Anteprima WEC Inside - 1 Marzo 2014

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Il WEC Inside è una pubblicazione bimestrale del World Energy Council (WEC) contenente interviste a rappresentanti del WEC e dei Comitati Nazionali, overview e aggiornamenti sulle attività recenti e …

Il WEC Inside è una pubblicazione bimestrale del World Energy Council (WEC) contenente interviste a rappresentanti del WEC e dei Comitati Nazionali, overview e aggiornamenti sulle attività recenti e future del WEC in tutto il mondo e, approfondimenti sulle ultime news in ambito energetico. La versione integrale del WEC Inside è disponibile nell'area Servizi Informativi, riservata ai soli Associati, sul sito del WEC Italia.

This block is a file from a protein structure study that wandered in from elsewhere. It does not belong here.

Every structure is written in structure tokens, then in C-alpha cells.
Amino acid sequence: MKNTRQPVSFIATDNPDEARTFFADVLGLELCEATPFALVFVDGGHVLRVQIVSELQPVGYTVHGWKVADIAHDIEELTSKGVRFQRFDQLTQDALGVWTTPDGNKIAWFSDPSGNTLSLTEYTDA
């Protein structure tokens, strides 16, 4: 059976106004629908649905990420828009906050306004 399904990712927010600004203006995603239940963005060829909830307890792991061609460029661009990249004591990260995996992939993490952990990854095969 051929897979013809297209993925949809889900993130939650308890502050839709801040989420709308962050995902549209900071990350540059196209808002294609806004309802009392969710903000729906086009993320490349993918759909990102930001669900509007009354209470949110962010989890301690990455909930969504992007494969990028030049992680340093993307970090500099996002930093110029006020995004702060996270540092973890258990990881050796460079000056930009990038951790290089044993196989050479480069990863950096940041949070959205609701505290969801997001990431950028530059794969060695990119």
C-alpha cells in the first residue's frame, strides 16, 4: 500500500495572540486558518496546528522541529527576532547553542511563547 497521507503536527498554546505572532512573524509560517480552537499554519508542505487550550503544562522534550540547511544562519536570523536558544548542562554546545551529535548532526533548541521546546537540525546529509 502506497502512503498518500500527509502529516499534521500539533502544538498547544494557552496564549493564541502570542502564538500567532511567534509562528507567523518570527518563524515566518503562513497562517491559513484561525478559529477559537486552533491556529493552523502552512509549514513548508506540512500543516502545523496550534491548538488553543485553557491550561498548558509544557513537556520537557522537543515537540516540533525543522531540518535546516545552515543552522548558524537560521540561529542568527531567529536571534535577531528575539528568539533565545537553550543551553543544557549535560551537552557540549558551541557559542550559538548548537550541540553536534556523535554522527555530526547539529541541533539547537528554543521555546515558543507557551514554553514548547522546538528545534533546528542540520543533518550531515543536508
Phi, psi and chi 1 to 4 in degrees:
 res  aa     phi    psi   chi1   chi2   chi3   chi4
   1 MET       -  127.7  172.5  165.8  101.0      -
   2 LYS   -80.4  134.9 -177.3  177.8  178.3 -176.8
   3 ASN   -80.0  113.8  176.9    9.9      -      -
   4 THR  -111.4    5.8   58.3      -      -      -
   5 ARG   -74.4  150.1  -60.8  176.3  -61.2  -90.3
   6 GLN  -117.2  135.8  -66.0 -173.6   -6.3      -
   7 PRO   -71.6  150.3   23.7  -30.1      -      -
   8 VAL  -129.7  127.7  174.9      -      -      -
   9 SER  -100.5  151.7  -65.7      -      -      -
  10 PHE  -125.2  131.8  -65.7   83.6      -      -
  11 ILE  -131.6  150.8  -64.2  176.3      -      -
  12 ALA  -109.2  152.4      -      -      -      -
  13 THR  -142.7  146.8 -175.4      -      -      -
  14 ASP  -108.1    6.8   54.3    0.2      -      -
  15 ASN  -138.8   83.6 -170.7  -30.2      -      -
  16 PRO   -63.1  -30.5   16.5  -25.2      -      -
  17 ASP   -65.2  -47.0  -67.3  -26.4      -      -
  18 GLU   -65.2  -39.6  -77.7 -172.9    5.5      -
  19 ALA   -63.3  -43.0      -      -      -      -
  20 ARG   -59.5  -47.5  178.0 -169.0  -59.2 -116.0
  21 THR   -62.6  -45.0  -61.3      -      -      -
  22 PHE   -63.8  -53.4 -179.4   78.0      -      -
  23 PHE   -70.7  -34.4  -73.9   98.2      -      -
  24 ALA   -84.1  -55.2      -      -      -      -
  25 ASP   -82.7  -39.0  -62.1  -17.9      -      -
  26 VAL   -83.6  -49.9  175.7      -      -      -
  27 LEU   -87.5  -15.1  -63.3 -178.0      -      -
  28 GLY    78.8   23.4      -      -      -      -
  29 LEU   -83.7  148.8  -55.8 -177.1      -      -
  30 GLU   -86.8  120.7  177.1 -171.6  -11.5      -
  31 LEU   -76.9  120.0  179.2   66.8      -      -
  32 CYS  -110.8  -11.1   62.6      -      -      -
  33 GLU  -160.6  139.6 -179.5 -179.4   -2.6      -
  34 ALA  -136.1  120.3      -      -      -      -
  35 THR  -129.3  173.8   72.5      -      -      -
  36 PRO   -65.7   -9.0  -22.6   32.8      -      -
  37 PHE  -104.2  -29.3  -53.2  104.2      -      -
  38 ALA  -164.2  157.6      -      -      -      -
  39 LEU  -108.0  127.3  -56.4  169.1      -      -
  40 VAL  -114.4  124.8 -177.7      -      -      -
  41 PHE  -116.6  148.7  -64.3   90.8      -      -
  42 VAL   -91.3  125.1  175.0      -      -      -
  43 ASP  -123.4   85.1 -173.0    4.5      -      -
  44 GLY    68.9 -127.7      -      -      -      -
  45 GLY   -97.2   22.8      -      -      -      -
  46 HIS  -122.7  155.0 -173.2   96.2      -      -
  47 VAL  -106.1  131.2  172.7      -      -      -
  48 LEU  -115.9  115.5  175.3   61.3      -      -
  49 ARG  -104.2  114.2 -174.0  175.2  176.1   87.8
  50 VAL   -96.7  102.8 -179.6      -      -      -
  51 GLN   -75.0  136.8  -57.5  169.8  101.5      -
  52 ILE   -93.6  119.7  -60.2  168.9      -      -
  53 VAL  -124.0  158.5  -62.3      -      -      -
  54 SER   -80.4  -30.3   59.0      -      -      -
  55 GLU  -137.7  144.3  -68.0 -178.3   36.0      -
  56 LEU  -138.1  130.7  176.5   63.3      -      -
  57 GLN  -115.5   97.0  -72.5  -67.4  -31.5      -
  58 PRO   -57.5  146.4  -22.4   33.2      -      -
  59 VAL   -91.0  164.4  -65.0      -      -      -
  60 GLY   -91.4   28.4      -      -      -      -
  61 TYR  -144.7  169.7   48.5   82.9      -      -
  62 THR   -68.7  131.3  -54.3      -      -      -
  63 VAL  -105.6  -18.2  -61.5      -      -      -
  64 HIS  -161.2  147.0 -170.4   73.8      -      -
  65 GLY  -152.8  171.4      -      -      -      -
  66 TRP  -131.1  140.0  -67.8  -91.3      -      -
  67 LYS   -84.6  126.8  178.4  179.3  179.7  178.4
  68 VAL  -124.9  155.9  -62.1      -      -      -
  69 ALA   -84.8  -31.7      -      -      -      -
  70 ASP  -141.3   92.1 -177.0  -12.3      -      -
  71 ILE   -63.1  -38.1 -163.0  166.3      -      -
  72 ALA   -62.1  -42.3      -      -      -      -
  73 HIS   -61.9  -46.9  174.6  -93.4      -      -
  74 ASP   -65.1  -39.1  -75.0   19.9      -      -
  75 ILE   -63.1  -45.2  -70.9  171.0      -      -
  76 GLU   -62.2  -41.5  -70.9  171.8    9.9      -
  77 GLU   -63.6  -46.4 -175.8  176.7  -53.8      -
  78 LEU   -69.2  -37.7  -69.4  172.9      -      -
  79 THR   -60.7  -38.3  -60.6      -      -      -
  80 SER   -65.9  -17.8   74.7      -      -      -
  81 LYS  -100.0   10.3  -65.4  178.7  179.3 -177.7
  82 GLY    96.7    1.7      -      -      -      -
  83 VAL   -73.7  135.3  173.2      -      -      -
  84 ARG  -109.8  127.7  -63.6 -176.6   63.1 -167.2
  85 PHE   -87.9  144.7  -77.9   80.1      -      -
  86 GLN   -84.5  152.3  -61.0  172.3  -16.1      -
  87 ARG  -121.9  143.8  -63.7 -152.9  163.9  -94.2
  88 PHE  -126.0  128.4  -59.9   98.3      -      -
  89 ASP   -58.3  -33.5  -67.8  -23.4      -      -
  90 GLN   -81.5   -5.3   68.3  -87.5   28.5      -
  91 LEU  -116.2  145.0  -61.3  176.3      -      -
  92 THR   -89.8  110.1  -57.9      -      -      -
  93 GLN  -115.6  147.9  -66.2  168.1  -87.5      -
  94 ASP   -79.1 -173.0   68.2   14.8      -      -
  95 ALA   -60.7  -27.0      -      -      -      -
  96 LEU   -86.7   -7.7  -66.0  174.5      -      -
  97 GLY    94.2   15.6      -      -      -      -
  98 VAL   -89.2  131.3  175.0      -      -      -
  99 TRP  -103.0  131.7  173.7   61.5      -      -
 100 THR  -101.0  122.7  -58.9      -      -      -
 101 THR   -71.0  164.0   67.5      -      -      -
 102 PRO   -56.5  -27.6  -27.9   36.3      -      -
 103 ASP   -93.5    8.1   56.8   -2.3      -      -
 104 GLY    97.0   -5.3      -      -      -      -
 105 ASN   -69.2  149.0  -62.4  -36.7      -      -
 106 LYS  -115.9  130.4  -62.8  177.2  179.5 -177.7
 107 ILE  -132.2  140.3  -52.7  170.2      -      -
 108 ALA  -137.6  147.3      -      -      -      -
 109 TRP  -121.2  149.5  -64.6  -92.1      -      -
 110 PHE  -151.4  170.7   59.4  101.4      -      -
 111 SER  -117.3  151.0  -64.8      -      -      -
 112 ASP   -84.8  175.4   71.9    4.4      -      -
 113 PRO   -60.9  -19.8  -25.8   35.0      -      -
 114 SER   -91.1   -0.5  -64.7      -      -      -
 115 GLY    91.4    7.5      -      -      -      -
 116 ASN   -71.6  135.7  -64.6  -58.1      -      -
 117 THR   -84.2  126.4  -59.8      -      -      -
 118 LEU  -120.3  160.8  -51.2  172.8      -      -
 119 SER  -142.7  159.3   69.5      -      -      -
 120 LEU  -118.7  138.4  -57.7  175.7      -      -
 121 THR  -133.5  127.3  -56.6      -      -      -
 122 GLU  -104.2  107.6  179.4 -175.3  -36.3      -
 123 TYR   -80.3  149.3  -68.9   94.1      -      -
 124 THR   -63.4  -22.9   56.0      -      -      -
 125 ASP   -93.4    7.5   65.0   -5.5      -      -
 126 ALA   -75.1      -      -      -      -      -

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  • 1.     WEC Inside      1–15 March 2014  Welcome to WEC Inside, your exclusive briefing from your WEC network News  The Africa Energy Indaba concluded last month (18–20 February) in Johannesburg, South Africa. The event is the WEC’s regular annual African gathering. Africa’s wealth of energy resources and un- tapped potential was highlighted, as was the need for more enablers that can unlock energy access for the broader population and new markets. Opening the Indaba, South Africa’s energy minister Dikobe Ben Martins told delegates that the country’s parliament had been instructed to fast- track proposed legislation to level the playing field between utility Eskom and independent power producers (IPPs). South Africa has recently opened its energy sector to renewables- and co- generation-based IPPs. The government saw this as a key way to enhance security of supply and address the country’s power shortage. The minister also met with Christoph Frei at the conference. The WEC launched its 2014 World Energy Issues Monitor at the event with a keynote speech by Brian Statham, Chair of SANEA and the WEC’s studies committee. This was followed by a media Energy Indaba one step closer to unlocking Africa’s potential studies committee. This was followed by a media roundtable including Marie-José Nadeau, WEC Chair, and Christoph Frei, WEC Secretary Gen- eral, discussing the findings of the study with re- porters. Qedani Mahlangu, a cabinet member of Gaut- eng province’s infrastructure development arm, launched the province’s Green Agenda to drive the uptake of renewables and energy efficiency as response to the energy trilemma challenges high- lighted by the WEC. Ms Mahlangu said: “We need to move beyond business as usual. The energy trilemma is more poignant to developing countries within the African continent than ever before.” The Indaba played host to a number of side events including the UN’s Sustainable Energy for All (SE4ALL). Mohinder Gulati, the newly appoint- ed Chief Operating Officer of SE4ALL, led a dis- cussion on how the initiative will implement its goals of renewable energy, energy efficiency, and energy access through an African regional hub and to increase country participation elsewhere. 1–15 March 2014 WEC Inside1 What has been the key achievements of BEC a year after it brought together the memberships of BusinessNZ and the former Energy Federation of New Zealand? The BusinessNZ Energy Council’s first year has been one of consolidation and growing thought leader- ship. As a new entity, with membership broader than its predecessor, the BEC has sought to ensure that its membership foundations are strong and to build its reputation as a body that is internationally well con- nected via WEC – able to involve its members with WEC, and influence WEC’s programme. The develop- ment of a New Zealand energy issues map is an example, as is the recent visit by Joan MacNaughton and Christoph Frei’s current visit. Secretary General Christoph Frei is coming to New Zealand to speak about the World Energy Issues Monitor, and energy poverty. How are these issues relevant to New Zealand? As a small trade-dependent nation, we are reliant on a healthy global economy. It is often said that if Asia sneezes, New Zealand catches a cold. So issues that keep global executives awake might not be directly relevant (New Zealand generates over 70% of our electricity from renewable sources), but they inevitably influence our energy system (for example, the com- Interview  mercial viability of electric vehicles). Rising energy prices have seen energy poverty become a political issue. It is wider than just energy – healthcare, hous- ing quality, and income also impact energy poverty. Talk us through New Zealand’s top energy issues? New Zealand’s energy issues cut to the very heart of the ‘energy trilemma’ – how do we use our abundant natural resources in a way that is environmentally sustainable, affordable and cost-reflective. With a liberalised electricity market, and no need for subsi- dies, geothermal and wind are the most economic options for new power generation investment. There is now a political debate on whether we continue to rely on this market to ensure the electricity system remains efficient, or revert back to a central purchas- ing model, and subsidise solar panels. Whether to exploit our abundant petroleum and minerals resources – which provide us with a hedge against rising international energy prices to which we are vulnerable, in a way that is environmentally re- sponsible is also a current issue of debate. How do New Zealand’s top energy issues compare with the top global issues? We have much in common – for example, energy prices, energy efficiency and the climate framework feature prominently in both even though the underlying reasons might be different (such as our high depend- ence on international energy prices, especially transport fuels). As for differences, the economic health of China and India – two of our major trade partners – is increasingly important to us, and we have rebounded from the economic recession with over 3% growth in 2014 predicted so the impact of the global recession is less important. One difference highlighted in Joan MacNaughton’s recent discussions with our industry leaders is that capital availability is not the problem here for new energy projects that it is elsewhere. New Zealand is one of the few countries that have an emissions trading scheme. How has this impact- ed on the energy sector and prices? The scheme covers power and fuel with no free carbon credits so is unique. But renewable sources of electric- ity generation are already economic without a carbon price (a carbon price will not see planned new thermals being displaced by new renewables) and the long run cost of new renewables sets the price at the margin. A carbon price in New Zealand simply lengthens the window of investment in renewable electricity technologies. ■ The World Energy Issues Monitor will be a hot topic in New Zealand’s energy discussions this month as the BusinessNZ Energy Council (BEC), the WEC member committee, launches the report nationally. John Carnegie, Secretary of the committee, talks about what’s keeping New Zealand energy leaders awake at night. News continued on page 2 ... From left: WEC Chair Marie-José Nadeau, South African energy minister Dikobe Ben Martins, and WEC Africa Vice- Chair Bonang Mohale, at the opening plenary of the Africa Energy Indaba During the week WEC Chair Marie-José Nadeau and Christoph Frei held talks in the capital Pretoria with Nelisiwe Magubane, Director General of Energy, South Africa, who recognised the im- portance of the energy trilemma and who pledged John Carnegie is Secretary of BusinessNZ Energy Council, the WEC’s New Zealand member committee.